CCS has a bit of an image problem, part of which is due to it being very hard to visualise – no-one but a geologist can easily imagine what a CO₂ store over a kilometre below the seabed might look like, so mental images can range from giant caverns in the rock to CO₂ gas bubbling just below the sand. So often when I’m talking about CCS – to politicians, civil servants, NGOs etc – I start with a brief explainer of how it works. And what better way to explain something than with a tasty treat?
One of my favourite parts of my job is using chocolate to demonstrate how CO₂ storage works. Very few people don’t welcome a bit of chocolate, and I’m no psychologist, but I imagine it must cause a positive correlation in the brain: chocolate is good, therefore CCS must be good too. Plus taking part in the demo looks a little bit silly, but not too silly, which is always good for a twitter photo op.
In summary, a Penguin bar has layers of biscuit that are porous and permeable – like the sandstone rocks used for subsurface CO₂ storage – and layers of chocolate and fondant that are neither porous nor permeable – like the cap rock in a CO₂ store. Using the Penguin like a straw, it’s possible to suck milk through the biscuit, mimicking the movement of CO₂ through rock.
The demo was originally thought up by CO2CRC, but I’ve added my own caffeine-addict twist – cold brew coffee, instead of milk. This was after a bit of trial and error – hot coffee means the ‘cap rock’ melts, undermining messages about its ability to keep the CO₂ securely in place.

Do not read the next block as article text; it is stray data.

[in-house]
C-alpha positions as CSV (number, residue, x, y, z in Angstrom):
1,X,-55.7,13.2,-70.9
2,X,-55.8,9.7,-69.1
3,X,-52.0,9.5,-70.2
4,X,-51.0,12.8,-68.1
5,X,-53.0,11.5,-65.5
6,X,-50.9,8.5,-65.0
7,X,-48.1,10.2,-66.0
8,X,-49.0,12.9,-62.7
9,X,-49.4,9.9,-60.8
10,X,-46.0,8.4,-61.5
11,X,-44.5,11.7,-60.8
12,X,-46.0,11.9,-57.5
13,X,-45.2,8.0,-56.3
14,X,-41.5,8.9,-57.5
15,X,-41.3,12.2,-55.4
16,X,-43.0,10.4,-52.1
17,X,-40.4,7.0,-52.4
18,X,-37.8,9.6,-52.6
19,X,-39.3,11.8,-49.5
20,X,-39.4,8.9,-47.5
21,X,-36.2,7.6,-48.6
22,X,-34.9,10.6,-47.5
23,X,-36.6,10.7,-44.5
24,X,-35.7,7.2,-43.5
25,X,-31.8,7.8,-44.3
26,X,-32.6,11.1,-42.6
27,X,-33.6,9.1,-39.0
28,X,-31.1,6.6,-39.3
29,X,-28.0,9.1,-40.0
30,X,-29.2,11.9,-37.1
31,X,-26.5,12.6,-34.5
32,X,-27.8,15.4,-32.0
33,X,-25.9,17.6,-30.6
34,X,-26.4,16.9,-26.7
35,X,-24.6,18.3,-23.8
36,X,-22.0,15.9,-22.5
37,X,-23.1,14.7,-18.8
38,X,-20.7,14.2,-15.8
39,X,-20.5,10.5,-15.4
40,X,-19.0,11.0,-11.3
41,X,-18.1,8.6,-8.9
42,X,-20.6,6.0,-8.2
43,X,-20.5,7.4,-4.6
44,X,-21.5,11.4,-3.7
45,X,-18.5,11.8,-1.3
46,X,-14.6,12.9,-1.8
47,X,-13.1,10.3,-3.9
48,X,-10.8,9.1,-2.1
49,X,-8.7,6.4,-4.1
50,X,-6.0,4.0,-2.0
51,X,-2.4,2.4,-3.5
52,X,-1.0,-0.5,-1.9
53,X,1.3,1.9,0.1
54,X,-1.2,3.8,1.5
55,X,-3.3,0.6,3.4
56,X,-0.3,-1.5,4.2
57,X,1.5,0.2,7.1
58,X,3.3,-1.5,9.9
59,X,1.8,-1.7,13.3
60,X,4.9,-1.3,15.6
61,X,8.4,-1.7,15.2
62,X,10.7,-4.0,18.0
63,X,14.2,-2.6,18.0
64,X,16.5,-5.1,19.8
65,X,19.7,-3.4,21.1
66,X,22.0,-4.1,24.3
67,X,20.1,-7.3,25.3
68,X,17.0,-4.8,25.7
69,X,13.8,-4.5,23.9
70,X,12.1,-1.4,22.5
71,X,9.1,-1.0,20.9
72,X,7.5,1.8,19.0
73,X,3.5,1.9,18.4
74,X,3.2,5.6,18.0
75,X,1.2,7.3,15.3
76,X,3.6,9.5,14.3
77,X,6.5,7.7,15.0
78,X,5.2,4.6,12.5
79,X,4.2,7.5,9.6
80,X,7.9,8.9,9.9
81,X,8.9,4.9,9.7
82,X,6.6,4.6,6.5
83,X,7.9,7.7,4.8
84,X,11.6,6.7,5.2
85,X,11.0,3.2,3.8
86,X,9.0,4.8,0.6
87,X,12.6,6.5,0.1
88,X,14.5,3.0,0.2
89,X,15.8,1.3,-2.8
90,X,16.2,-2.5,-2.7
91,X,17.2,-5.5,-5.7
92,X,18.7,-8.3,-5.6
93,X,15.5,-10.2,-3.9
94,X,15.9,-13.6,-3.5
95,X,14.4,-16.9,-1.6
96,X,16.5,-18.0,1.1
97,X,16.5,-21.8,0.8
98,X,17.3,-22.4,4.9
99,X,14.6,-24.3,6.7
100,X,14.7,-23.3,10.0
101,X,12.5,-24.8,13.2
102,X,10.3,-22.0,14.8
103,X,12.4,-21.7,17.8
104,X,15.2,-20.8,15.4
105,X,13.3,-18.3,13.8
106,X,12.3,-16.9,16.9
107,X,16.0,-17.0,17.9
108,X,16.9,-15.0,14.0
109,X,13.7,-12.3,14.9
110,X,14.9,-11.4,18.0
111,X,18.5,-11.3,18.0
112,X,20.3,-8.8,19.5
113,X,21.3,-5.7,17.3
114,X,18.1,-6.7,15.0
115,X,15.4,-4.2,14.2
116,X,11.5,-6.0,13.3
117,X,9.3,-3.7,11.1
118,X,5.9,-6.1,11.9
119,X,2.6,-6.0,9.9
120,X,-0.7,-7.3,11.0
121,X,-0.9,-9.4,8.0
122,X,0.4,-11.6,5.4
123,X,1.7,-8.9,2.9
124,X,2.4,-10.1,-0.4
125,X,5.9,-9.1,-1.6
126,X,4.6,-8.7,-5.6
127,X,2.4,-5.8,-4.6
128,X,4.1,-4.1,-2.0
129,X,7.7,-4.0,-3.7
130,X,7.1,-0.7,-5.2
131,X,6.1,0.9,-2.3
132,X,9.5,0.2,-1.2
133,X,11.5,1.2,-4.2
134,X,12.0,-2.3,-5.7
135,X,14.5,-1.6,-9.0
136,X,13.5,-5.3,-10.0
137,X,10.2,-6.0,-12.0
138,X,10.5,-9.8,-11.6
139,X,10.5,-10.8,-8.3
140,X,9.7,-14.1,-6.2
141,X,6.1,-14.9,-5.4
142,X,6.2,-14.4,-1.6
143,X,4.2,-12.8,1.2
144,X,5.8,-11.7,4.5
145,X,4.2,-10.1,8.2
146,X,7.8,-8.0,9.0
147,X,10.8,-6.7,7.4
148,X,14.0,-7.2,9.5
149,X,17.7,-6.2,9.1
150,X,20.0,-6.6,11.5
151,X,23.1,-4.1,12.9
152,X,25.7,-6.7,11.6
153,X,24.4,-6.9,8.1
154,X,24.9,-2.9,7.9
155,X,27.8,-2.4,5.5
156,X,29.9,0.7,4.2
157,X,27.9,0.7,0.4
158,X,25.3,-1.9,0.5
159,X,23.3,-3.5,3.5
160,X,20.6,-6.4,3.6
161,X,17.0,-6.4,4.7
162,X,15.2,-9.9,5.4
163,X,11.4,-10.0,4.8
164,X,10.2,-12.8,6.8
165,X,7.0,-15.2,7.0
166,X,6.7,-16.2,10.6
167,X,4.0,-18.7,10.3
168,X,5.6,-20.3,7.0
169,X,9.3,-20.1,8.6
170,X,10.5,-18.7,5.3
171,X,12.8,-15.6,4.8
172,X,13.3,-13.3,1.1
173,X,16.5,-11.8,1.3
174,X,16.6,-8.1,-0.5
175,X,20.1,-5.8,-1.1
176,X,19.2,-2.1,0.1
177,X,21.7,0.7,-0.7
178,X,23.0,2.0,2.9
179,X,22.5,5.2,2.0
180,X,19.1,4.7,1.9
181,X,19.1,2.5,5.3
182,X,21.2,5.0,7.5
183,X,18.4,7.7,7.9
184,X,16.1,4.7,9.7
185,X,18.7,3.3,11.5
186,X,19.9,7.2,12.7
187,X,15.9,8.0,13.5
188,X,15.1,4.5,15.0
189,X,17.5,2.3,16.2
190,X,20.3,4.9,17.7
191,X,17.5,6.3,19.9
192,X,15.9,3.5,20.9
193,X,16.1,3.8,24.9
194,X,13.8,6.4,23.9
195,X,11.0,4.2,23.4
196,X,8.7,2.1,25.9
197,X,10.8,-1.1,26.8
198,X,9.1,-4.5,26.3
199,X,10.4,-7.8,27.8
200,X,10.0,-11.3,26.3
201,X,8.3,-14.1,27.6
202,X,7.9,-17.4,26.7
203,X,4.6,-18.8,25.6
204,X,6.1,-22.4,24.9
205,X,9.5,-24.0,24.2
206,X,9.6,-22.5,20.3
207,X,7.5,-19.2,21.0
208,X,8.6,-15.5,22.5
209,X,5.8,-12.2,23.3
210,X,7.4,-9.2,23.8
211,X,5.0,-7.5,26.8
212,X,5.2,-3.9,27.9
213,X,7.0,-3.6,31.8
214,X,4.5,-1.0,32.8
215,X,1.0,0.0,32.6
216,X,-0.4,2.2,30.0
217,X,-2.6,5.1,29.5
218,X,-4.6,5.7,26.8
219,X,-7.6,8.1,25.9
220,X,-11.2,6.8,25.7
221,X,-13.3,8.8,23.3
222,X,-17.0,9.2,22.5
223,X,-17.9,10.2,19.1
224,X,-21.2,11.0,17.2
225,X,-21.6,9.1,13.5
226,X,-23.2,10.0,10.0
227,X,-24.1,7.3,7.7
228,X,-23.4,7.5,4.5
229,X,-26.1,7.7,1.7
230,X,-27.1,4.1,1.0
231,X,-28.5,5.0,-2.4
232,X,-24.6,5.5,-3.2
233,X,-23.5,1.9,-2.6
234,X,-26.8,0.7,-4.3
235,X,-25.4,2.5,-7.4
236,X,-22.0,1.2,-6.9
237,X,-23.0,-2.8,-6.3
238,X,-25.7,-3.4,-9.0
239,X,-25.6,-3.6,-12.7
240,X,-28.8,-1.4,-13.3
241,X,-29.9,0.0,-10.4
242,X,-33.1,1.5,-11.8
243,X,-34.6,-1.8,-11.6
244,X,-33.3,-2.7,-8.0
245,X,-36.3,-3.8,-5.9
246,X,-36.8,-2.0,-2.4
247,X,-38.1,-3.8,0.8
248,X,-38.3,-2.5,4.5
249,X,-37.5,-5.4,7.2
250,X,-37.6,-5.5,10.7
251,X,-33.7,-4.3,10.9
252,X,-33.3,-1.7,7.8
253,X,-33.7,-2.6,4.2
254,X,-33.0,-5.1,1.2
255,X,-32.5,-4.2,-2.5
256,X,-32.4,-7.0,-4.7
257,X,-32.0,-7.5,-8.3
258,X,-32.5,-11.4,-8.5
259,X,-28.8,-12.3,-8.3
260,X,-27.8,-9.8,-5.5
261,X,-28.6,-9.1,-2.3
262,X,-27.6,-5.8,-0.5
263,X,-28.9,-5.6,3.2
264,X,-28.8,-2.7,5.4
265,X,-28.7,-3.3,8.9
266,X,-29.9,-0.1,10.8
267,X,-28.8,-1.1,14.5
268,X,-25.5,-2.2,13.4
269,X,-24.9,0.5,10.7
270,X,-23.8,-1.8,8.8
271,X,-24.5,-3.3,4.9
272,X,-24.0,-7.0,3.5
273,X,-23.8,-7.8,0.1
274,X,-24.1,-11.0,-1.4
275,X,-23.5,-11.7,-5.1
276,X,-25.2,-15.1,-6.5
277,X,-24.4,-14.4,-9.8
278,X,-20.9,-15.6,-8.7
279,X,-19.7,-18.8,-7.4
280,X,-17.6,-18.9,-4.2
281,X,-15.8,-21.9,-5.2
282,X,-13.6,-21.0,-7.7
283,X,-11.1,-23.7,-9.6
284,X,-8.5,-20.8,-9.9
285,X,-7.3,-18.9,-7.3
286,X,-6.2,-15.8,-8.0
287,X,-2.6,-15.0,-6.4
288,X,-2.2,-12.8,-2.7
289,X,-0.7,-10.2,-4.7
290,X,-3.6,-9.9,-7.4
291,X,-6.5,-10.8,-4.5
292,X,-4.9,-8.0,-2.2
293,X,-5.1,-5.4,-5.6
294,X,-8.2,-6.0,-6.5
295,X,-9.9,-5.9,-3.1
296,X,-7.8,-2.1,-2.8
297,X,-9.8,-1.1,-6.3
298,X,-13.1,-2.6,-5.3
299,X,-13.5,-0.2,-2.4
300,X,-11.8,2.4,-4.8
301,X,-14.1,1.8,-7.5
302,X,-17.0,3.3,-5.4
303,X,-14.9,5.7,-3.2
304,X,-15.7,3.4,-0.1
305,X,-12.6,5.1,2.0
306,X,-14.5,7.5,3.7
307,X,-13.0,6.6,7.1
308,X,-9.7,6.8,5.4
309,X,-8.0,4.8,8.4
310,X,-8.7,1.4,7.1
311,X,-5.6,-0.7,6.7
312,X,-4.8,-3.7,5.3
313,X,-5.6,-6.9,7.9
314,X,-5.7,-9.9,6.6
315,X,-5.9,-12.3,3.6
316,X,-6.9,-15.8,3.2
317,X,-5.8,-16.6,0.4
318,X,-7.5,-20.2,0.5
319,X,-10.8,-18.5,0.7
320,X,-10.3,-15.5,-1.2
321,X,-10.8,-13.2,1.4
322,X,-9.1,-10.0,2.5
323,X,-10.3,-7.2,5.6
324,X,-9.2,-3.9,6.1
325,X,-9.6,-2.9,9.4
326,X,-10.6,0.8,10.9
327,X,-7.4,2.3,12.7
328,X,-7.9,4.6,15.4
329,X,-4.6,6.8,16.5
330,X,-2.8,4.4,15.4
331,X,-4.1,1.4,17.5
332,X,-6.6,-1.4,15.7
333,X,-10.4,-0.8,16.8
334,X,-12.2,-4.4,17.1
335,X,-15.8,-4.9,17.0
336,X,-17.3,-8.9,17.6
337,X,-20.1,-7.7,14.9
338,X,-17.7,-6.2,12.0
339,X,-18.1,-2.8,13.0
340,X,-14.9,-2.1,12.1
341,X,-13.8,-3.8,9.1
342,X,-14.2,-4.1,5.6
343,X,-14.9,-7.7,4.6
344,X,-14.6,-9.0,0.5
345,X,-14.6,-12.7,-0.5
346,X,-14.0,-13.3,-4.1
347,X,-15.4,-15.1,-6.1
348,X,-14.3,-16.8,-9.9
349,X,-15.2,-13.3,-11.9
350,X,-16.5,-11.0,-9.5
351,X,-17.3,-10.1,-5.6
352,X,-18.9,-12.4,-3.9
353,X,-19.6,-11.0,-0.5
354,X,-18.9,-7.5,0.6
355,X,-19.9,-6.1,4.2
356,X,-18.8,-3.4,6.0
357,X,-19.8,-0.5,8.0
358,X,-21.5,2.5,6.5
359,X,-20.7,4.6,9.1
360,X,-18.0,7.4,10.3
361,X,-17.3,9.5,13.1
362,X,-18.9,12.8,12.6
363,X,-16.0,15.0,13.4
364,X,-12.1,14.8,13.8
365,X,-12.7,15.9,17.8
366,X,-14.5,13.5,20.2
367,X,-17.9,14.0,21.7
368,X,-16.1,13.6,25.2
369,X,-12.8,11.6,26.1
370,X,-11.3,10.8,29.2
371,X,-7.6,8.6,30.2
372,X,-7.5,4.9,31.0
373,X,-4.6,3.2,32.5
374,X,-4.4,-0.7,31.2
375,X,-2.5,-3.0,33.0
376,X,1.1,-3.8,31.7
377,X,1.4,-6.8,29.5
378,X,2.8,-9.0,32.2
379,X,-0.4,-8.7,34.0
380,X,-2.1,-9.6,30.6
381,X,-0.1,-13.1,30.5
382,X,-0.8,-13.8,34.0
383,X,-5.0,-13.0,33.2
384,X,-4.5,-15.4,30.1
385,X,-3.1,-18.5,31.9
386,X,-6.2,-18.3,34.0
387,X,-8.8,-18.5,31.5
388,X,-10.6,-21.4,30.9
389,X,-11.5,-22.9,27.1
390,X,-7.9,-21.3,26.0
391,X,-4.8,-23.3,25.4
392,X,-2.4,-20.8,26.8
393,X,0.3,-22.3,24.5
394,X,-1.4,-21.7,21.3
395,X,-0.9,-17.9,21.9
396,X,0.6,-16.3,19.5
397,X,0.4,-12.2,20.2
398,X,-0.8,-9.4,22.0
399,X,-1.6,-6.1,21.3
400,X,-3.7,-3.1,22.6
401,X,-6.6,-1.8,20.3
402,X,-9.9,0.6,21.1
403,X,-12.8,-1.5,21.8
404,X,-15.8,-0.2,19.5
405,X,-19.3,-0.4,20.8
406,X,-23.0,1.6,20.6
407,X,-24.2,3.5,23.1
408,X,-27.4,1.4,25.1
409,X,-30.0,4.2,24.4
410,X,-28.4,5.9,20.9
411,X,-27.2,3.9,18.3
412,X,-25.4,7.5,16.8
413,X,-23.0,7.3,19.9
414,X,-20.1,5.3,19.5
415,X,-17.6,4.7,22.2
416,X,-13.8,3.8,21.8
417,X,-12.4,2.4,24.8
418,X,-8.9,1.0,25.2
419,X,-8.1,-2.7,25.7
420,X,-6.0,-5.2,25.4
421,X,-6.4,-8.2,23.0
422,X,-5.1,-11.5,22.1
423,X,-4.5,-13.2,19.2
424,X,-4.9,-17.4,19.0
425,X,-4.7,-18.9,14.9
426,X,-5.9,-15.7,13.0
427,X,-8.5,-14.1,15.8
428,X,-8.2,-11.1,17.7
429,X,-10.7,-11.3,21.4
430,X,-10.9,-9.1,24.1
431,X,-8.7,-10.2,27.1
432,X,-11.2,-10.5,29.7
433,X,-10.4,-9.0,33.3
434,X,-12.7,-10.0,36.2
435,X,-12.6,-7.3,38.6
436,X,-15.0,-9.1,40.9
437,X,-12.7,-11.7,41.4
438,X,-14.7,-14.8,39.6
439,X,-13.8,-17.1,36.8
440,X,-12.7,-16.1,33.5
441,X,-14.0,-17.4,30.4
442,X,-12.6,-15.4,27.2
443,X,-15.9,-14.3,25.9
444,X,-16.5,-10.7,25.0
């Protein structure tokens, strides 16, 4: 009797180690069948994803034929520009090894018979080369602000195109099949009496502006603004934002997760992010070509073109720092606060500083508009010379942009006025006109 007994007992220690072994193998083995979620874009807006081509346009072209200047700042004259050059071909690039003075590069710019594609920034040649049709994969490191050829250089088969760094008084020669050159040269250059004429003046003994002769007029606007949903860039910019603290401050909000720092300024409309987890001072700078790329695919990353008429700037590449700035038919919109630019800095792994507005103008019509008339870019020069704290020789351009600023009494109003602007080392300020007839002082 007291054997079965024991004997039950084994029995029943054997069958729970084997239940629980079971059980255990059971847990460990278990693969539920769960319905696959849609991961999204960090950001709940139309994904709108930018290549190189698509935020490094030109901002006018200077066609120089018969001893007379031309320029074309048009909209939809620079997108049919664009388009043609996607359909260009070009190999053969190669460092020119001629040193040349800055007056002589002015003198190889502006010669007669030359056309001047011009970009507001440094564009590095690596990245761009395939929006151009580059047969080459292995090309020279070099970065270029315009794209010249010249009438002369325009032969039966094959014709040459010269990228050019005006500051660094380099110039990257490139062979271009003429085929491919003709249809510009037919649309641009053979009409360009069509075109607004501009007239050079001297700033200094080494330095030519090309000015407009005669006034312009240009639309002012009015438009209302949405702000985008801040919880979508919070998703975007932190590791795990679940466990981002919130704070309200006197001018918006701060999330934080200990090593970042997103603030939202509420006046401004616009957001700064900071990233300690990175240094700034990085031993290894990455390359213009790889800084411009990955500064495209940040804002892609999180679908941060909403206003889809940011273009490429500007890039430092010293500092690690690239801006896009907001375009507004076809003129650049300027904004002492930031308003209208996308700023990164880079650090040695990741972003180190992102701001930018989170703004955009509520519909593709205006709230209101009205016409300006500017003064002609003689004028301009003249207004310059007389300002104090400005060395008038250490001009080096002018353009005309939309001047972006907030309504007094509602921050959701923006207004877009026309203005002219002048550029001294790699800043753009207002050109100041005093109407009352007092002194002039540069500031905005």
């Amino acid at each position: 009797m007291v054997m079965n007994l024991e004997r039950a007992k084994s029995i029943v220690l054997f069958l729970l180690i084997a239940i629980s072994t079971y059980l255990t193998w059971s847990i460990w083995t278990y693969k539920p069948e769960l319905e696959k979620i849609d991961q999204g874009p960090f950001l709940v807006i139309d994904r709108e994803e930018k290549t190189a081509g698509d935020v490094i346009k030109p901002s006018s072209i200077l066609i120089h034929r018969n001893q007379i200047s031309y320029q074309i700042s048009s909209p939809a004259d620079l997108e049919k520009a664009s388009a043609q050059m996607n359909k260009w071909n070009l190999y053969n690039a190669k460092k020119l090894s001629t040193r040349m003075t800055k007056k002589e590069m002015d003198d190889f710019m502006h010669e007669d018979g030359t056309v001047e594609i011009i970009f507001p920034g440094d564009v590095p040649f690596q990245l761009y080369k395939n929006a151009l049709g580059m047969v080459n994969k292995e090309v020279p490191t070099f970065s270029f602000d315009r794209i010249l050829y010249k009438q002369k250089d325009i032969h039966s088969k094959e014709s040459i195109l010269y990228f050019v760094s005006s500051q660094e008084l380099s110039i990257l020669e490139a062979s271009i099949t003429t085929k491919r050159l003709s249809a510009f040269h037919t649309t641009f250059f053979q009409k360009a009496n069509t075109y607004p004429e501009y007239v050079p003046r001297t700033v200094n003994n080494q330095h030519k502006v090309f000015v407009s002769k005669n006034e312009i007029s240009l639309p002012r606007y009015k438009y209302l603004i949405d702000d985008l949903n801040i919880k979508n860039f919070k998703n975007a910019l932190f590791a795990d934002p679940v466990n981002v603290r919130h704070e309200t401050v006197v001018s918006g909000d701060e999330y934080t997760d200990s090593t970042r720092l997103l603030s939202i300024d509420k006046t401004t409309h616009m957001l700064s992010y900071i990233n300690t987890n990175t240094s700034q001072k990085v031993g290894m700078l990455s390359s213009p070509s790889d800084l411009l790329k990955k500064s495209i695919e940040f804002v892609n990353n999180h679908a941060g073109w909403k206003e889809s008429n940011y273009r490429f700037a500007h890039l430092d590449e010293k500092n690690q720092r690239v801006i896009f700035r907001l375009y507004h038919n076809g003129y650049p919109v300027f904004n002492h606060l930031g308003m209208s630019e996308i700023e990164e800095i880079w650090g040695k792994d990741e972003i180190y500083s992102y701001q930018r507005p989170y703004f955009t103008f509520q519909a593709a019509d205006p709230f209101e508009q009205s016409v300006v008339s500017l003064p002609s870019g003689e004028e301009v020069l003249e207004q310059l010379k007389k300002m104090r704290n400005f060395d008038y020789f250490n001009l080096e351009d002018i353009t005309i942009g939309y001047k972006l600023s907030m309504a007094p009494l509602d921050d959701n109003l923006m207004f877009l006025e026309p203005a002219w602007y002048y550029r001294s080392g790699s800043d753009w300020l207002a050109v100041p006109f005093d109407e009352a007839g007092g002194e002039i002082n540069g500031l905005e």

The full version of the demo includes a Wispa (porous but not permeable) and a Dairy Milk (not porous, impermeable), but three chocolate bars in one meeting seems a bit extravagant, so I tend to just describe those.
However, I have found one item that covers all these bases: the Wispa Biscuit, which has a layer of Wispa, a layer of biscuit and a solid chocolate coating. The only drawback is that it is circular and about the same diameter as a mug, so even harder to use as a straw than a Penguin (memo to the makers of Penguin: please can you make a double-length bar? It would make my job so much easier if it could reach the bottom of a cup).
A minimal amount of research for this post (flicking through the 2005 book A Nice Cup of Tea and a Sit Down) reveals that Penguin biscuits originated in Glasgow in 1932, which is a nice extra bit of Scottish trivia.
Sadly, the Covid-19 pandemic has put paid to in-person meetings, so I’m left with a quandary: what is the etiquette around asking people I’m meeting to supply their own biscuit? Do I need to post out chocolate biscuits far enough in advance that they can be quarantined before opening? Or do I - worst case scenario - have to stop doing the Penguin demo altogether?
Cake is another option for demonstrating how CO₂ storage works – this trial run in 2019 was meant to prepare us for our 15th birthday cake this year, but unfortunately Covid-19 put paid to that, too.